The Amphibians is a remarkable scientific romance, comparable in its scope to only two prior works: H. G. Wells' The Time Machine (1895) and William Hope Hodgson's The Night Land. It is set in a future so remote that man has disappeared from the earth, to be replaced by other intelligent species, including the gentle, telepathic Amphibians and the giant troglodytic Dwellers. The story's narrator is projected into the future by a scientist in order to search for two other men who have previously been dispatched and have failed to return.
In this remote future the narrator finds himself in a bizarre artificial environment, where his emergence from hiding so startles an Amphibian that 'she' (the Amphibians are actually hermaphrodite, but seem feminine to the narrator) is seized by a carnivorous plant. This accident triggers a sequence of events which causes trouble between the Amphibians and the Dwellers. Hoping to repair the damage, the narrator joins forces with a troop of Amphibians in the quest to release one of their number who has been captured and imprisoned by the ferocious, semi-intelligent Killers. A key element in the story is the narrator's attempts to see himself as the Amphibians see him, and to explain his world to them. At one point he is allowed to 'see' into the mind of one of the beautiful, gentle and high-minded creatures, and is appalled by the repulsion which he senses there. Later, she comments on his account of his own world as follows:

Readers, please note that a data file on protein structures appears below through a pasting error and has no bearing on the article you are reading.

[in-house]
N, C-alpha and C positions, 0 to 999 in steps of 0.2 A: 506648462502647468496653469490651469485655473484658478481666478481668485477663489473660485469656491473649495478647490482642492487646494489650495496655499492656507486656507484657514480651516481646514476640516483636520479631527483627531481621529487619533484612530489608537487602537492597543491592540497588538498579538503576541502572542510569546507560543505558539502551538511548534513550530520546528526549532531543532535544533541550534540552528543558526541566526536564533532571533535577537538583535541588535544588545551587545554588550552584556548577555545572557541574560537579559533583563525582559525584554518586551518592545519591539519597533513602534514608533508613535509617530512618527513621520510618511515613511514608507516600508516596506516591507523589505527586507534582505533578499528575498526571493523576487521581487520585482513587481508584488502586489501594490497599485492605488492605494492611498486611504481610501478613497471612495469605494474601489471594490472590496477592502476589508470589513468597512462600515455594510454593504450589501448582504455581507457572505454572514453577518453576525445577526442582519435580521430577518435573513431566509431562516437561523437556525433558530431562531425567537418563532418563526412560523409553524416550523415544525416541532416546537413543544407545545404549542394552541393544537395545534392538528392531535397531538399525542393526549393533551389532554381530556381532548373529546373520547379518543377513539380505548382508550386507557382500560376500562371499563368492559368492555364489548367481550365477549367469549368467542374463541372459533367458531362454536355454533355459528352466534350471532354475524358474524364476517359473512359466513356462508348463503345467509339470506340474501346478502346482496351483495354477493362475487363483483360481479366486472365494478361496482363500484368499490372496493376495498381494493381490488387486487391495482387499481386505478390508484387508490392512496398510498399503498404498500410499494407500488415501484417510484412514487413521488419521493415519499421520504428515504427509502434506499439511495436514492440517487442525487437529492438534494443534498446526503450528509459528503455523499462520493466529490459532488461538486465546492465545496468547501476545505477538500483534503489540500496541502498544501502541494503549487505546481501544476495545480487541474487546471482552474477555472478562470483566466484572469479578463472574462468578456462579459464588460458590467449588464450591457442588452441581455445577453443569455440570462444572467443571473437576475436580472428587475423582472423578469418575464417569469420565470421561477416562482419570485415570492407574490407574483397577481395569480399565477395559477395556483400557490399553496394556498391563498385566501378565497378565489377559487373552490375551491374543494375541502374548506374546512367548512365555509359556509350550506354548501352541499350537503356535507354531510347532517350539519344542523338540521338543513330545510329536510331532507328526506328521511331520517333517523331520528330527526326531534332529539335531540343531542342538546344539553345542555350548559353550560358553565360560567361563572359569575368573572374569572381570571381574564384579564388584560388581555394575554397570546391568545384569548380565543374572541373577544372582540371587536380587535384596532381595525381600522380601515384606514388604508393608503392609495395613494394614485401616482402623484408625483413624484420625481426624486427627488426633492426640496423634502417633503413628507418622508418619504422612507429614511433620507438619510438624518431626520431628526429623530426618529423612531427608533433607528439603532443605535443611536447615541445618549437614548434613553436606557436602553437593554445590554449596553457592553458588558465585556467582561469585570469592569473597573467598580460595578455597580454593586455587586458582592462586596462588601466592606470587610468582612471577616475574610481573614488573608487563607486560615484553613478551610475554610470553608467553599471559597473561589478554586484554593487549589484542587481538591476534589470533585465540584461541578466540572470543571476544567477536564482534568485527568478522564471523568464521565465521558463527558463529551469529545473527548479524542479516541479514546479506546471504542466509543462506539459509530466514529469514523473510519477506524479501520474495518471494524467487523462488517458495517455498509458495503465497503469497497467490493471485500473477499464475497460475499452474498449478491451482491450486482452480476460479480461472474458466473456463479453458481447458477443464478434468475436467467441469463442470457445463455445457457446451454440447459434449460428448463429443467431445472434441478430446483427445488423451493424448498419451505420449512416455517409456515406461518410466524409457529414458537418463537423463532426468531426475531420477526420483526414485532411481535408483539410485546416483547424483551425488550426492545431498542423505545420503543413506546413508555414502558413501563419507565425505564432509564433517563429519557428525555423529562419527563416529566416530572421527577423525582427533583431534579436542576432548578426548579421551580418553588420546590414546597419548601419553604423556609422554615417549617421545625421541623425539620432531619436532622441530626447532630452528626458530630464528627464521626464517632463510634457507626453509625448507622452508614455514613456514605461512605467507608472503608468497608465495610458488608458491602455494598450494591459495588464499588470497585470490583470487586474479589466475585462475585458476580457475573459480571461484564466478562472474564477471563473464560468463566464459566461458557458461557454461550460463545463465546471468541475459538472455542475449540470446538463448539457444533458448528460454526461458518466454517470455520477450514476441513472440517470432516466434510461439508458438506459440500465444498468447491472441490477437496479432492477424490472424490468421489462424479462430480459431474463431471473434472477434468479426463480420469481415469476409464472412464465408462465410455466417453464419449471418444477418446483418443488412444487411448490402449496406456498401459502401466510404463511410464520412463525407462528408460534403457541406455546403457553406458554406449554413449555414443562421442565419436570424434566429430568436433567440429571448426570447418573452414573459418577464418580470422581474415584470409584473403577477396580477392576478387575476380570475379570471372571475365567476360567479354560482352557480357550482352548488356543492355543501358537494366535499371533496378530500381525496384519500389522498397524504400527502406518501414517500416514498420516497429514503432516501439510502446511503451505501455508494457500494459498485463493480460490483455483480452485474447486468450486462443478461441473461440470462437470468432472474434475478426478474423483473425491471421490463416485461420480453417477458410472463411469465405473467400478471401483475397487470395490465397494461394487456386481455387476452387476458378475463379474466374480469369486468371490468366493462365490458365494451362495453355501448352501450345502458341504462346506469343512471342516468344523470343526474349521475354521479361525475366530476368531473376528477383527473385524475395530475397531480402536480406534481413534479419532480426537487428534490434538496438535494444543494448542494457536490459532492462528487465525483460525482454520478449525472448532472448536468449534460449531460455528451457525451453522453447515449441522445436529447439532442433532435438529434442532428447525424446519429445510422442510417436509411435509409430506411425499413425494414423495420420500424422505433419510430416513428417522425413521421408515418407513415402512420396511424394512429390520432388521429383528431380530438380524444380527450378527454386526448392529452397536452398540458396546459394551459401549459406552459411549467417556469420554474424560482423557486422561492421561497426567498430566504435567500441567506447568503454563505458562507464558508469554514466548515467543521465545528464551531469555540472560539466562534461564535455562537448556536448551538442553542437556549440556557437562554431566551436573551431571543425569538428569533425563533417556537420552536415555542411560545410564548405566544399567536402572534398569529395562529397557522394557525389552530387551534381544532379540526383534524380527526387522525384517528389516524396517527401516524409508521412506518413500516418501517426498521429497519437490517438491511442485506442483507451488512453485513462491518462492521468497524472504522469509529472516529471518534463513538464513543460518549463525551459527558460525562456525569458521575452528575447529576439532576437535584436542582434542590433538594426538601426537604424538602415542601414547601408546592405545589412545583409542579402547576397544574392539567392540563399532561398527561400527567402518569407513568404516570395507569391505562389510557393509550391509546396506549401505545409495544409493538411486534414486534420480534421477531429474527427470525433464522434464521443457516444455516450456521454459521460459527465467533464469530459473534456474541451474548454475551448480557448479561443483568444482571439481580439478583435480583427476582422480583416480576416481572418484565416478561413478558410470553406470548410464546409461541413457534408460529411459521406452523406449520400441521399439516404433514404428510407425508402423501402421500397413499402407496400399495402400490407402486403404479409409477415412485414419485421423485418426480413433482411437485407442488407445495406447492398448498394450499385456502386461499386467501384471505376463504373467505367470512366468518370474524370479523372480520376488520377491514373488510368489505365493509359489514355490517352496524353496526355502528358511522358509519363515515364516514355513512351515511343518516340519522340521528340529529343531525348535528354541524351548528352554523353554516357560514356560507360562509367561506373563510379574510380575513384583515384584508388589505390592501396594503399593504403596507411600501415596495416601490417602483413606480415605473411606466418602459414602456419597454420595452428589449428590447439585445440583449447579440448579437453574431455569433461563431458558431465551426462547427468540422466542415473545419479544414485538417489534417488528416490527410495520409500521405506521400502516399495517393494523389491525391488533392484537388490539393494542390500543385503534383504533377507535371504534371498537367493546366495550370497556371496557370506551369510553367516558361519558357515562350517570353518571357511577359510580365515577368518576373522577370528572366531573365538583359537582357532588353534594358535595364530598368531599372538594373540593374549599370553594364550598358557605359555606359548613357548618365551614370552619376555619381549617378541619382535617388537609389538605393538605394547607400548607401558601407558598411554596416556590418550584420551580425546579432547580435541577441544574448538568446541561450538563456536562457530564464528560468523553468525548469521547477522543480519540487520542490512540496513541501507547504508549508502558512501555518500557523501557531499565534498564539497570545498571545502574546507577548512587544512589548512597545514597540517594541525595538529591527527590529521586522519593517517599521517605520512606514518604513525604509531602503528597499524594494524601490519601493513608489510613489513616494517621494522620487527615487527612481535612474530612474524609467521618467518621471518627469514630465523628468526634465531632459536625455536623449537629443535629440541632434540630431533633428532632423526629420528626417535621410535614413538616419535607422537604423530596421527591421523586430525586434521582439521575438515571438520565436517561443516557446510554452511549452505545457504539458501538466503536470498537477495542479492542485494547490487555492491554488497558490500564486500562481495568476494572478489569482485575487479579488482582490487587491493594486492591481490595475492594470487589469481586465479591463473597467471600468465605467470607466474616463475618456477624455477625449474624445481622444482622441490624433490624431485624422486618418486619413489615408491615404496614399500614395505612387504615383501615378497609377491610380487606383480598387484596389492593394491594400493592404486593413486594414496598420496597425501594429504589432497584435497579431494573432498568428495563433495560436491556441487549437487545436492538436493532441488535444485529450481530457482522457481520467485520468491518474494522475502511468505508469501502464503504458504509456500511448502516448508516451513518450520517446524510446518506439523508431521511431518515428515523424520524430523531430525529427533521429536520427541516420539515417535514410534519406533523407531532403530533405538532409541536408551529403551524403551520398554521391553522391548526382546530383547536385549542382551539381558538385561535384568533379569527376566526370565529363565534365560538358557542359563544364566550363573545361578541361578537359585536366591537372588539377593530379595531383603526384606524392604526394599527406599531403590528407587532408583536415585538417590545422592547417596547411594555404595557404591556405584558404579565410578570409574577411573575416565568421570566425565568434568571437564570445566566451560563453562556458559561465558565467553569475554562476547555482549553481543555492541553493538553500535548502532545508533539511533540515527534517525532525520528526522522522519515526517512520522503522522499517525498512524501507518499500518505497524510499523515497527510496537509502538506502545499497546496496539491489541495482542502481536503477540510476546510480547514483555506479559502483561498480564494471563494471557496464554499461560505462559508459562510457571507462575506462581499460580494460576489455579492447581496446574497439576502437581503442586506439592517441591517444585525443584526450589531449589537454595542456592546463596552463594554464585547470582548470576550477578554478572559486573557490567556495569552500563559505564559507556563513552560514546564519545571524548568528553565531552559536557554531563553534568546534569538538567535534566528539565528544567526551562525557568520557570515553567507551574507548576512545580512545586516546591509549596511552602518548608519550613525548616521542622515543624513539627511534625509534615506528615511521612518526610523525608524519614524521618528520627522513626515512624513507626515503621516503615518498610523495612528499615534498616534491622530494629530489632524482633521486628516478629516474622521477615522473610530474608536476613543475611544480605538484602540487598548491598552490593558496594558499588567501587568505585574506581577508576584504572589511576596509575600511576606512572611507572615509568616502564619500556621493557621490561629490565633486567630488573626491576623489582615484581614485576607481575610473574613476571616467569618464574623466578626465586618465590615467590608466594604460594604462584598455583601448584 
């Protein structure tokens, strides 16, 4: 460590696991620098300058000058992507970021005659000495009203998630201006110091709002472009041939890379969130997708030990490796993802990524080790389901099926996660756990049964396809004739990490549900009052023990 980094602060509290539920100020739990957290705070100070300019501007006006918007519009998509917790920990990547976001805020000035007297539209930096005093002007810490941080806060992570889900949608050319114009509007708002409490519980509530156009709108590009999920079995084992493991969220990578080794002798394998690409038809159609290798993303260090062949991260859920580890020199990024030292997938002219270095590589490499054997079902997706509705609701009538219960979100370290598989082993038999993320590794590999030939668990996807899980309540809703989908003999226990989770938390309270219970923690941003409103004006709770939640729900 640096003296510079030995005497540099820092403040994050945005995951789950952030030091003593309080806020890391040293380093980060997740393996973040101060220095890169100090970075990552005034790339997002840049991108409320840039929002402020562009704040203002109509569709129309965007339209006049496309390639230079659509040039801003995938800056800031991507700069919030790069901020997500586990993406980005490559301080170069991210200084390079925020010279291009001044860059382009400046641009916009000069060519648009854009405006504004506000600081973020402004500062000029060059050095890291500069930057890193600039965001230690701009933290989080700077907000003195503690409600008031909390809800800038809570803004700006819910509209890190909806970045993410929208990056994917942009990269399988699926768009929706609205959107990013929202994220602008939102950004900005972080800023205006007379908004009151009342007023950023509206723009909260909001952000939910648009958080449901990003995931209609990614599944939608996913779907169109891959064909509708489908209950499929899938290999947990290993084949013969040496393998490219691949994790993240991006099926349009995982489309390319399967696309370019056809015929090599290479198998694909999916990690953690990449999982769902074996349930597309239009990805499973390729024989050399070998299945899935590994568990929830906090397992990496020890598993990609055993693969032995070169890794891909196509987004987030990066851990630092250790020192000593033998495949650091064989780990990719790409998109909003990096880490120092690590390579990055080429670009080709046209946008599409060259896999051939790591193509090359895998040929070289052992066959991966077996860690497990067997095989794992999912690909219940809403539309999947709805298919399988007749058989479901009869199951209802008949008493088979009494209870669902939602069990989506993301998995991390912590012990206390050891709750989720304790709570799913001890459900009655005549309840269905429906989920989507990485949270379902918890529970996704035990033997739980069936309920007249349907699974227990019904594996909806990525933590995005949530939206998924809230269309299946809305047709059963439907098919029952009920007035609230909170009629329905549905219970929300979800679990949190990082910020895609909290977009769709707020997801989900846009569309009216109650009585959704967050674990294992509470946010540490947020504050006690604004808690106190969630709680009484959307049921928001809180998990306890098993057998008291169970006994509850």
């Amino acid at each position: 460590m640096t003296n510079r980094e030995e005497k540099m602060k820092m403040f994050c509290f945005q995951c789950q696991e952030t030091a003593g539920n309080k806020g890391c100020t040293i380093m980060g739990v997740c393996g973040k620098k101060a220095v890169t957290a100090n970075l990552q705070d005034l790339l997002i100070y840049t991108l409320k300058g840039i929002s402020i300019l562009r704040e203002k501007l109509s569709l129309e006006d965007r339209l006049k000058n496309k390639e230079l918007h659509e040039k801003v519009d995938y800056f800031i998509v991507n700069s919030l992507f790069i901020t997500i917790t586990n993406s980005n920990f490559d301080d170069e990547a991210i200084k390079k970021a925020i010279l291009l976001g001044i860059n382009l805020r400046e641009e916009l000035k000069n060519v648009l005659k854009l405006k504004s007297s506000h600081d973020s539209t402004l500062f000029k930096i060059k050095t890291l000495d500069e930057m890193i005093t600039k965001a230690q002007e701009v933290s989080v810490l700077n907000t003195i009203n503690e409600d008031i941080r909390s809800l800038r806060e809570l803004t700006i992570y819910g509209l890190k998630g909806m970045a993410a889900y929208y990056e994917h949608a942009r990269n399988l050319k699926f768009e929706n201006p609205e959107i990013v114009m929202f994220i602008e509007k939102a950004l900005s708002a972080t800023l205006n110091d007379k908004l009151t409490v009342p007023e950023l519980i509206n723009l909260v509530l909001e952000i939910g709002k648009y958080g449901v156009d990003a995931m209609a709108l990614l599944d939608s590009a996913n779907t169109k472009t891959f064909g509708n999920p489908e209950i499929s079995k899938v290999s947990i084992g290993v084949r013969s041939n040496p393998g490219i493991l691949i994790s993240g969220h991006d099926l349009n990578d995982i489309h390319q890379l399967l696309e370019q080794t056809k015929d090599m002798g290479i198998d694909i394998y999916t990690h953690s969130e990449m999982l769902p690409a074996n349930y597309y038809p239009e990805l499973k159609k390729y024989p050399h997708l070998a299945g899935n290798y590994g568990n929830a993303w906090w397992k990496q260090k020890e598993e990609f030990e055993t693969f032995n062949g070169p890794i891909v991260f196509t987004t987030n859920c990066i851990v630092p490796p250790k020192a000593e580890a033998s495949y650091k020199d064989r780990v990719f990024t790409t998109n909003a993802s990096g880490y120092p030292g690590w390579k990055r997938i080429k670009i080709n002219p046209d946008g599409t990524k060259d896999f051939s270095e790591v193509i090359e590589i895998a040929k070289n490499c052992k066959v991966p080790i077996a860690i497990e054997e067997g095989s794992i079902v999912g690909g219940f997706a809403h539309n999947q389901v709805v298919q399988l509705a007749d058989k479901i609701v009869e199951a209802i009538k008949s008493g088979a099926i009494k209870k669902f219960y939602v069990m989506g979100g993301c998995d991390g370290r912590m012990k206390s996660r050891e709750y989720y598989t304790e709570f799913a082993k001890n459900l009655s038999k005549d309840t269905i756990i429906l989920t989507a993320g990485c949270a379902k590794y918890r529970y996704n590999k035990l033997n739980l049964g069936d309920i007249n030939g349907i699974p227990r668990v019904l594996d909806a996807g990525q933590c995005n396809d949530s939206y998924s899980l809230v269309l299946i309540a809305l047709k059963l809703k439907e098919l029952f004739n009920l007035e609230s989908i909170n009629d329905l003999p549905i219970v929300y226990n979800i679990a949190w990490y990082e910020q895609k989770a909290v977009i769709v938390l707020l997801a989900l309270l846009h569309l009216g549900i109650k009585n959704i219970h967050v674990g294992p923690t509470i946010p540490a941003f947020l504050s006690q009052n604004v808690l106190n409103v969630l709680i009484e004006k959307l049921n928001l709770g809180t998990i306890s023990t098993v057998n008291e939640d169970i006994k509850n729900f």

"I think there are two ways of life which are good. There is the higher way, which is ours, in which all are united; and there is the lower way, of the shark or the shell-fish, of freedom and violence, which only greater violence can destroy, and which nothing can bring into slavery. But the vision which you give me is of a state which is lower than either of these, of blind servitudes and oppressions, to which you yield without willingness."